Whether you're just starting out on the road to retirement savings or are looking for a checkup along the way, you may be concerned about the impact of future taxes on your nest egg. And with the news constantly reporting on topics like Social Security being in trouble and pensions quickly dying out in the workforce, you're likely looking toward your private retirement savings to provide your sole financial support after you've stopped working. Read on to learn more about the impact of tax changes on your retirement accounts.
What effect do tax rates have on your retirement accounts?
Most workers have access to several different types of retirement savings accounts -- tax-advantaged, taxable, and tax-deferred. Although the dollar amounts you can place in each type of account can vary based on your type of employment (employee or self-employed) or your total household income, you'll generally have some way to get at least a little money into each of these "buckets." The tax treatment of these funds can dramatically impact the amount of money you have at your disposal.
- Tax-advantaged funds are held out from your income before taxes are assessed -- like 401(k) contributions. This can provide you with two advantages. First, you're able to save current tax money on the amount withheld, so you can lower your total taxable income and put more money back into your pocket. You'll also be able to later sell these funds and pay only the capital gains rate, rather than your highest marginal tax rate.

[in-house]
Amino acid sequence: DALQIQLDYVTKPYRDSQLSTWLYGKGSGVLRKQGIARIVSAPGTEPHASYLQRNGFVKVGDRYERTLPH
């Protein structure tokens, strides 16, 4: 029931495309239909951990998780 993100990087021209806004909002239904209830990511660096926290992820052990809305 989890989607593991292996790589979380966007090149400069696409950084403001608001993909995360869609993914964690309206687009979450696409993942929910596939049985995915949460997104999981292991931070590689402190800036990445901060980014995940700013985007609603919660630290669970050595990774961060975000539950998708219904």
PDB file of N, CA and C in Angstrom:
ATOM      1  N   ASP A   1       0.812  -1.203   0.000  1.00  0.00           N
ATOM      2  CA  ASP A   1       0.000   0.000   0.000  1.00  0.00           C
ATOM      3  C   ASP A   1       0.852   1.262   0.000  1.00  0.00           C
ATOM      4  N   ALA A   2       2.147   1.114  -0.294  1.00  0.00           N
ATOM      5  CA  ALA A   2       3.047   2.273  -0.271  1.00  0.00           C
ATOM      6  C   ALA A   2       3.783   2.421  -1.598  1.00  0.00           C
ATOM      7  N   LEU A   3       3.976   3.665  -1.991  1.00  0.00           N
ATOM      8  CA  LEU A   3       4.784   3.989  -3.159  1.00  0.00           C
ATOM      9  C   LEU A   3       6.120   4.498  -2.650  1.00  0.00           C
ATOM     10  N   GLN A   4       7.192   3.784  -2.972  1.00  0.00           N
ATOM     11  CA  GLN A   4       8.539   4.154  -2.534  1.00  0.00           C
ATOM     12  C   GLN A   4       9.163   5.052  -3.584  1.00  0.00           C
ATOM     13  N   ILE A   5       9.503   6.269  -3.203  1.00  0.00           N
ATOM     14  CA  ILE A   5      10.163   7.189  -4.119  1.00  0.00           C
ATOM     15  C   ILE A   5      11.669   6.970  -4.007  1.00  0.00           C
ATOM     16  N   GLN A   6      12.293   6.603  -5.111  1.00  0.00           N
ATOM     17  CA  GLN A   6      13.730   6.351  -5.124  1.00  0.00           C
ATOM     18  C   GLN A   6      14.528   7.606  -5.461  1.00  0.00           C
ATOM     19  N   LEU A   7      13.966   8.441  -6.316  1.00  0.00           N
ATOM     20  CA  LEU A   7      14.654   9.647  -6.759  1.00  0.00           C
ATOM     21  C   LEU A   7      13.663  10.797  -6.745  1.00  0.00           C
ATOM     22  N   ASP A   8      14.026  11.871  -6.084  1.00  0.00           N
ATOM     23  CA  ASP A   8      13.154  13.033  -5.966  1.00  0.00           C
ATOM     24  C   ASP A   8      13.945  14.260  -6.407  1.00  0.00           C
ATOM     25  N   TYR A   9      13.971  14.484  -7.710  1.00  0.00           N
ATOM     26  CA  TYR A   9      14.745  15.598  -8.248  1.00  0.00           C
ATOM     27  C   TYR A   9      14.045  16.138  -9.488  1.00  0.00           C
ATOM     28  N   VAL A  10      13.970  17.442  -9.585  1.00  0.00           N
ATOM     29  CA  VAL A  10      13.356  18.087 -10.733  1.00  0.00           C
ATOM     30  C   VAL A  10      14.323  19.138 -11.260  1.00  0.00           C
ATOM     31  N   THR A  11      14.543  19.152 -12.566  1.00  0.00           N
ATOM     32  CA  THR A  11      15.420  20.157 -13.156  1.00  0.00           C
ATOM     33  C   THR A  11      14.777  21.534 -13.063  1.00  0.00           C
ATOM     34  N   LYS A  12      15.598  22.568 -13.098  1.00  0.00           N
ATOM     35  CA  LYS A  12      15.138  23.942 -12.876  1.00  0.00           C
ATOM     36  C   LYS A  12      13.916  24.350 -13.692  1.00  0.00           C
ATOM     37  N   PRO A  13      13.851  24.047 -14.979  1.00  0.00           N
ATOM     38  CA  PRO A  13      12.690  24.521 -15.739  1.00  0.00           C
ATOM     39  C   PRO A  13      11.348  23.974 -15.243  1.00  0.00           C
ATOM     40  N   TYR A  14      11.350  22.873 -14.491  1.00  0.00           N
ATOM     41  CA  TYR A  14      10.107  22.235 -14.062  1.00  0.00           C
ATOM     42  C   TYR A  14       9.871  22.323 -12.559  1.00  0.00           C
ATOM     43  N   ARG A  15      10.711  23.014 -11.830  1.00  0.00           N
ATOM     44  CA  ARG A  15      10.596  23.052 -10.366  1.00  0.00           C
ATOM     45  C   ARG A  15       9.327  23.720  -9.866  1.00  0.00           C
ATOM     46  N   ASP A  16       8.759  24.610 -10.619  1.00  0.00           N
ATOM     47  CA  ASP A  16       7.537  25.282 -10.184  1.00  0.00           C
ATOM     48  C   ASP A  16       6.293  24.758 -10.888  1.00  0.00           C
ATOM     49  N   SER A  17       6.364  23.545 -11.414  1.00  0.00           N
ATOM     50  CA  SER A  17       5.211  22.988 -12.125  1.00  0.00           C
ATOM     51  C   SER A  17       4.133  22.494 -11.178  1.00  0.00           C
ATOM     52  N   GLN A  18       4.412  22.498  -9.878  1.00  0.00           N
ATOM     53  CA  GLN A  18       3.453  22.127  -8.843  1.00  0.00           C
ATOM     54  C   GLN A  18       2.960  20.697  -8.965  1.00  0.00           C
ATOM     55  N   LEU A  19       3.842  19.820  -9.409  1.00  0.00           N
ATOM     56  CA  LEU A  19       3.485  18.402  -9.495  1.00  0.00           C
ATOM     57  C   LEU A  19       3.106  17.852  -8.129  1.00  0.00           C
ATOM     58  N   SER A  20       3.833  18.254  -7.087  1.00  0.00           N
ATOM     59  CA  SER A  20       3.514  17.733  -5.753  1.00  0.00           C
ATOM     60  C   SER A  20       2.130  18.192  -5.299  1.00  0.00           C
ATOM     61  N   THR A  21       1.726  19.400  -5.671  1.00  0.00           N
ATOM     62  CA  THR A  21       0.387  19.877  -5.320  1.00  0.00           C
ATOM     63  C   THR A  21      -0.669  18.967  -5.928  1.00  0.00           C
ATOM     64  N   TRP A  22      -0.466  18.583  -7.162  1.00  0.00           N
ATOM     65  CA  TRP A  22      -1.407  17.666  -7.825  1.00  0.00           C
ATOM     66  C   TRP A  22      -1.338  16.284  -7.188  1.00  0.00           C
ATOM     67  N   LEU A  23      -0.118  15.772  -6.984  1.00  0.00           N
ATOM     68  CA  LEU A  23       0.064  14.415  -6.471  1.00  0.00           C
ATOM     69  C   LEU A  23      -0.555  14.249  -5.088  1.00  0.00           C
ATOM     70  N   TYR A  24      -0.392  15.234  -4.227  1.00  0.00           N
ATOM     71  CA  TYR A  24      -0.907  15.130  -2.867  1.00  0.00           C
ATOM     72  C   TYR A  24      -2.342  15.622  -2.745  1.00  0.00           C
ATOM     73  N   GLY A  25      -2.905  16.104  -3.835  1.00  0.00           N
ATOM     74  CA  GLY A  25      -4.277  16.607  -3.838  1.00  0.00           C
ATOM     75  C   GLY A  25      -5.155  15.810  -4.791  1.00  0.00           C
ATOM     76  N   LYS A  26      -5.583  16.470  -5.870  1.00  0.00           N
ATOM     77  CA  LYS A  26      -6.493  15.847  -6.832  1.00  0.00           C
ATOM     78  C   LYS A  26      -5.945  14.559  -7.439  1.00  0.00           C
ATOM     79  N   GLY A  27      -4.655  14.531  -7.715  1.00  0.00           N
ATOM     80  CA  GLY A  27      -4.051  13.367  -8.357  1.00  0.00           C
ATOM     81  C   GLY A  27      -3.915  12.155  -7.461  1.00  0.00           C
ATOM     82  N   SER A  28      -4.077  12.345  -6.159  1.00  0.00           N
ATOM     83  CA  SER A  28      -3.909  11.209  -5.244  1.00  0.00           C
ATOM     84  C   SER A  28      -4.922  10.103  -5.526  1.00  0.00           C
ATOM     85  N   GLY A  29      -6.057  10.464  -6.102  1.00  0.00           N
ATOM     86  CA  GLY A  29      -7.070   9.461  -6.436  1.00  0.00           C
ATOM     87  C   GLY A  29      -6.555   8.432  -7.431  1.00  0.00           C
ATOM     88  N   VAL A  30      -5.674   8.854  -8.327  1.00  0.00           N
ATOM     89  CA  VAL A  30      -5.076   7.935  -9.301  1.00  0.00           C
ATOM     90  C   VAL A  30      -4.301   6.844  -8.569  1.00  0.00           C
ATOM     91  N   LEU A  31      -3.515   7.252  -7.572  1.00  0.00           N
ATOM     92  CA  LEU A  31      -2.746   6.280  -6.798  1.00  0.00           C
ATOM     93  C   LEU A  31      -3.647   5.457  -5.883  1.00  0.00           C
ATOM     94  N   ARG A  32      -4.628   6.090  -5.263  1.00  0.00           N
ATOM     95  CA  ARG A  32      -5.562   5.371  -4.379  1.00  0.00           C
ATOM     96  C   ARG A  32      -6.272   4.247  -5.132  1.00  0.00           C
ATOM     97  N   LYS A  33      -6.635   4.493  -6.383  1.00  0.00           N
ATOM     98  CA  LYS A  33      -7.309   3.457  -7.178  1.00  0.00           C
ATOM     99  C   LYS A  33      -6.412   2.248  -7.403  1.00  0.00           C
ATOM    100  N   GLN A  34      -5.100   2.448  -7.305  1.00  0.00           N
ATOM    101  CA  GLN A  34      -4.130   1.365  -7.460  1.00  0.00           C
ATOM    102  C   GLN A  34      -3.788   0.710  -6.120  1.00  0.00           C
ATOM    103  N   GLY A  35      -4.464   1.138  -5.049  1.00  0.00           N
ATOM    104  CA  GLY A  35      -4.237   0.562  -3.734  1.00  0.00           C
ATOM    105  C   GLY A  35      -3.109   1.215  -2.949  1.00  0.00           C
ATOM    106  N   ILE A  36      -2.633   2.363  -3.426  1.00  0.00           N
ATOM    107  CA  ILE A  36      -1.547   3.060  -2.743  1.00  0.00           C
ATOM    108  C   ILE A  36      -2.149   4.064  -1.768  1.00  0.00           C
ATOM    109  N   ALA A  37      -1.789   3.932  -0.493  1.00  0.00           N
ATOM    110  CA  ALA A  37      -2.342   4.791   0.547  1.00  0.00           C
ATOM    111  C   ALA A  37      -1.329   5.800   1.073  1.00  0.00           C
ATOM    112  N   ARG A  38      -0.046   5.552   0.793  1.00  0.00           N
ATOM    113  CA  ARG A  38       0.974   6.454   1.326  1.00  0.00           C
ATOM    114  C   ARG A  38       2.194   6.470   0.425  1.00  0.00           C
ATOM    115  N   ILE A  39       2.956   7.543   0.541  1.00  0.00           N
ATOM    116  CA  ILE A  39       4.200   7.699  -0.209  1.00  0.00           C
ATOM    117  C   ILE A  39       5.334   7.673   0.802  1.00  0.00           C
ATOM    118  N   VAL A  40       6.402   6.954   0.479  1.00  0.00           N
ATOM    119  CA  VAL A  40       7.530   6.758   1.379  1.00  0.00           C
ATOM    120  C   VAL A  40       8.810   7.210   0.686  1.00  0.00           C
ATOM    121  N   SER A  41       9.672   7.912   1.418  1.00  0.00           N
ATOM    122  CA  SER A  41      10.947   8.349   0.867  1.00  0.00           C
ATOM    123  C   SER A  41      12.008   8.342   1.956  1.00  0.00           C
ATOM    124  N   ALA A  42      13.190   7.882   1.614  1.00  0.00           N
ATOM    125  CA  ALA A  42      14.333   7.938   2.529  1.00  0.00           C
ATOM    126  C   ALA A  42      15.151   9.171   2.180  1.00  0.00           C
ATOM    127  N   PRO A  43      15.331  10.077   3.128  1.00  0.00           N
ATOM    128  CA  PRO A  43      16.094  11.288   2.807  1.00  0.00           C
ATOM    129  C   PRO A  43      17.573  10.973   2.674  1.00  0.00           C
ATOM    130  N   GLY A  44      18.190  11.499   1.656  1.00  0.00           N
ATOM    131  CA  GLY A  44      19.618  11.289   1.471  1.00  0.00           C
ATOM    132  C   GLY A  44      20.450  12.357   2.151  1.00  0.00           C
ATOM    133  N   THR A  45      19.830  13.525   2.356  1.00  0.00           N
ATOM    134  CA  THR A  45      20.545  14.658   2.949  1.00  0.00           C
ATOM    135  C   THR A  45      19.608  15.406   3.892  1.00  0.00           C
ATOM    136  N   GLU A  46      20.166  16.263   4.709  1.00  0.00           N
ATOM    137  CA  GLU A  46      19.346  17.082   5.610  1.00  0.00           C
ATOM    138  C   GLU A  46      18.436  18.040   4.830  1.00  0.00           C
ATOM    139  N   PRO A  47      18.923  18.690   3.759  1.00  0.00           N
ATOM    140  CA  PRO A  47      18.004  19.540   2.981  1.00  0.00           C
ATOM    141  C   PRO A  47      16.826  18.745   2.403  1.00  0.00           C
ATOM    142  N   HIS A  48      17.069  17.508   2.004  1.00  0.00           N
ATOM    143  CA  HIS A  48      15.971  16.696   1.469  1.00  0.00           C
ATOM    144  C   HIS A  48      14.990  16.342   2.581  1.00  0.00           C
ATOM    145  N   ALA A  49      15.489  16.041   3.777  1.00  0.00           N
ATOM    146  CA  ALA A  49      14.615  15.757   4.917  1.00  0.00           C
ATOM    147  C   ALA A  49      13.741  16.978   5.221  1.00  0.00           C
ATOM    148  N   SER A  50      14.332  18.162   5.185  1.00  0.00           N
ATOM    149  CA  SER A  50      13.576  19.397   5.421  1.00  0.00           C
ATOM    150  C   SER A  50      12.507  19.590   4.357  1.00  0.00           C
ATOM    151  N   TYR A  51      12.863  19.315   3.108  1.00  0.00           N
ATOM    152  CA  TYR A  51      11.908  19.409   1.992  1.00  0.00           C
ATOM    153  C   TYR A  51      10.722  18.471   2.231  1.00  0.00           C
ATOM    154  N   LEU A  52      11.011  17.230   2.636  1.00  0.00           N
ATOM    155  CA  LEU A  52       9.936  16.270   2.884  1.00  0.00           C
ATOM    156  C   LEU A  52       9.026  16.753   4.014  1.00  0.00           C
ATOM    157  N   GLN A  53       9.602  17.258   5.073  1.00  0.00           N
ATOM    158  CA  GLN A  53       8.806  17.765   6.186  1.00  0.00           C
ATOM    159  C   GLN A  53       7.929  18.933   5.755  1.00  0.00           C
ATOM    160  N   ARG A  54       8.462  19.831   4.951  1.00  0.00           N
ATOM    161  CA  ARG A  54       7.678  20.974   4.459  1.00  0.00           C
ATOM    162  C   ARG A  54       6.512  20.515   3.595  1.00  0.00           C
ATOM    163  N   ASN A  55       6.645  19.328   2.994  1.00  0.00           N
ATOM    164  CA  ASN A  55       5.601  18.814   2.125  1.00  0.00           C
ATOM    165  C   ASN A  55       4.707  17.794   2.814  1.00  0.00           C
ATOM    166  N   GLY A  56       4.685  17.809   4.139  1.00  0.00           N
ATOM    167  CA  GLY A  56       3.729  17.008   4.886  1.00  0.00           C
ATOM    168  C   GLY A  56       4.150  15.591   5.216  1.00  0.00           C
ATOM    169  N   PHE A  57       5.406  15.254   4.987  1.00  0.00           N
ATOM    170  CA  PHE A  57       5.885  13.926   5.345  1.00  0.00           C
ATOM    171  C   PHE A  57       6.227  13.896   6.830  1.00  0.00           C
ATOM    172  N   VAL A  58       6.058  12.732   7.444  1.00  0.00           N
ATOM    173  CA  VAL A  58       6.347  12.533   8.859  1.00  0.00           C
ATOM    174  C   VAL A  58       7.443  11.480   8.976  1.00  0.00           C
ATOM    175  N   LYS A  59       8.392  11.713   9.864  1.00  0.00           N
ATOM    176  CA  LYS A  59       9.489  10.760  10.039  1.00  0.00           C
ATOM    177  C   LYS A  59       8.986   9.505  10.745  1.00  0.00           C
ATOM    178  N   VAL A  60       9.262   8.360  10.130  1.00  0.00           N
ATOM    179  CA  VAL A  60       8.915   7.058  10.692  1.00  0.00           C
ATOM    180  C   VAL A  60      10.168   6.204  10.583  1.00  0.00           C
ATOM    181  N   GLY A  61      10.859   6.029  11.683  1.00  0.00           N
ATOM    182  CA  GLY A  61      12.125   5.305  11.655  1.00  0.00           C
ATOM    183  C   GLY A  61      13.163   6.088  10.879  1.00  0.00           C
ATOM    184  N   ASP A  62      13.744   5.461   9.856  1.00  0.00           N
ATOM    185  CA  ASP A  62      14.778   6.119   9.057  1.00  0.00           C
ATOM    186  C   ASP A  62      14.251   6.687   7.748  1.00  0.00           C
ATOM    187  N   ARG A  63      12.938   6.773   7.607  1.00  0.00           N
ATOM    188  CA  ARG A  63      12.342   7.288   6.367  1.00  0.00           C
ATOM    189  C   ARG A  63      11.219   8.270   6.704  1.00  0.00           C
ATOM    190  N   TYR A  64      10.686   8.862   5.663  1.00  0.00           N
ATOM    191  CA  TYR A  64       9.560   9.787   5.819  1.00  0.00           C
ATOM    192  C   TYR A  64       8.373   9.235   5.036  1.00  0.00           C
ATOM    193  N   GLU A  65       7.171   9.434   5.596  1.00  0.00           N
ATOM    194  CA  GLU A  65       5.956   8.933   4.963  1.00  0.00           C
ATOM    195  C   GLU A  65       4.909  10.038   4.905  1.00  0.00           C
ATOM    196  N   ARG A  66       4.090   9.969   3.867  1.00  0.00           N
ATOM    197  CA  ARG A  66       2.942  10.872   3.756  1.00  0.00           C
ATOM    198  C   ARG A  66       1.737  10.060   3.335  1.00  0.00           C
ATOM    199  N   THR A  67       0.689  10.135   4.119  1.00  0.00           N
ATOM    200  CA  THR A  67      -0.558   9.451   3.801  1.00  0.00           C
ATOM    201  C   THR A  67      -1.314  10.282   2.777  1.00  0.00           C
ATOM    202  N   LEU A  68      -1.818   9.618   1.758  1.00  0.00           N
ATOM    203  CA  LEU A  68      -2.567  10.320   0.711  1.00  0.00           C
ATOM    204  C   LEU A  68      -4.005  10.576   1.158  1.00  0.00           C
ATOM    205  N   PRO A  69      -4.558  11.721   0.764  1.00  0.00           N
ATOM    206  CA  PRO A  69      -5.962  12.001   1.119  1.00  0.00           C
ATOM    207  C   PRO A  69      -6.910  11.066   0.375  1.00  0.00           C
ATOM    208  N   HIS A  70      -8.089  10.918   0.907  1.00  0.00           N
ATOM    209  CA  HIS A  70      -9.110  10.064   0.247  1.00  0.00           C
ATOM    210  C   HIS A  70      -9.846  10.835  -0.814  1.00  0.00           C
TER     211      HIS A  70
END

- Taxable accounts are funded with already-taxed money and are subject to capital gains taxes at the time they are withdrawn. However, there are generally no limits on the amount of money you're permitted to put into a taxable account, so this can be a good investment option if your income prevents you from taking advantage of some other retirement accounts.
- Tax-deferred accounts, like IRAs, simply put off your payment of taxes until later. You'll be able to deduct your contributions on your income taxes for the contribution year, lowering your taxable income by that amount. Later, when you sell off the IRA, you'll be required to pay taxes on the liquidated amount at your future tax rate. This means that if you're in a high tax bracket while you put the money aside and in a low tax bracket when you withdraw it, you'll pay fewer taxes than if you had saved that money in another type of account.
- Post-tax accounts, like Roth IRAs, allow you to pay your current marginal tax rate on the money saved and then withdraw this money -- plus all earnings -- completely tax-free in retirement. These can provide great advantages for those who are currently in a low tax bracket (or owe negative taxes) but expect their income to increase and put them in a higher tax bracket in retirement.
What are the best options for minimizing taxes in retirement under the current tax code?
The current U.S. tax code is a progressive one -- the lower levels of income are exempt from certain taxes, while income in higher brackets is taxed at a higher rate. This means that it will likely be to your advantage, both now and in the future, to spread out your retirement allocations into a variety of accounts. If you're in a low income bracket now, you might want to start with a Roth to take advantage of your low tax rate and a 401(k) to further minimize the amount of money on which you pay tax. In the future, you'll be able to phase back your Roth contributions as you increase your tax-advantaged or tax-deferred contributions.
By spreading out your contributions into a variety of accounts, you can give yourself flexibility in the future. For example, you may want to minimize your future tax rates by withdrawing tax-advantaged or tax-deferred funds only up to the amount of your exemption (making these funds tax free) and then filling the rest of your income needs by withdrawing from a tax-free account, like a Roth IRA or Health Savings Account (HSA) for qualified medical expenses. Talk to a private wealth management professional for more information.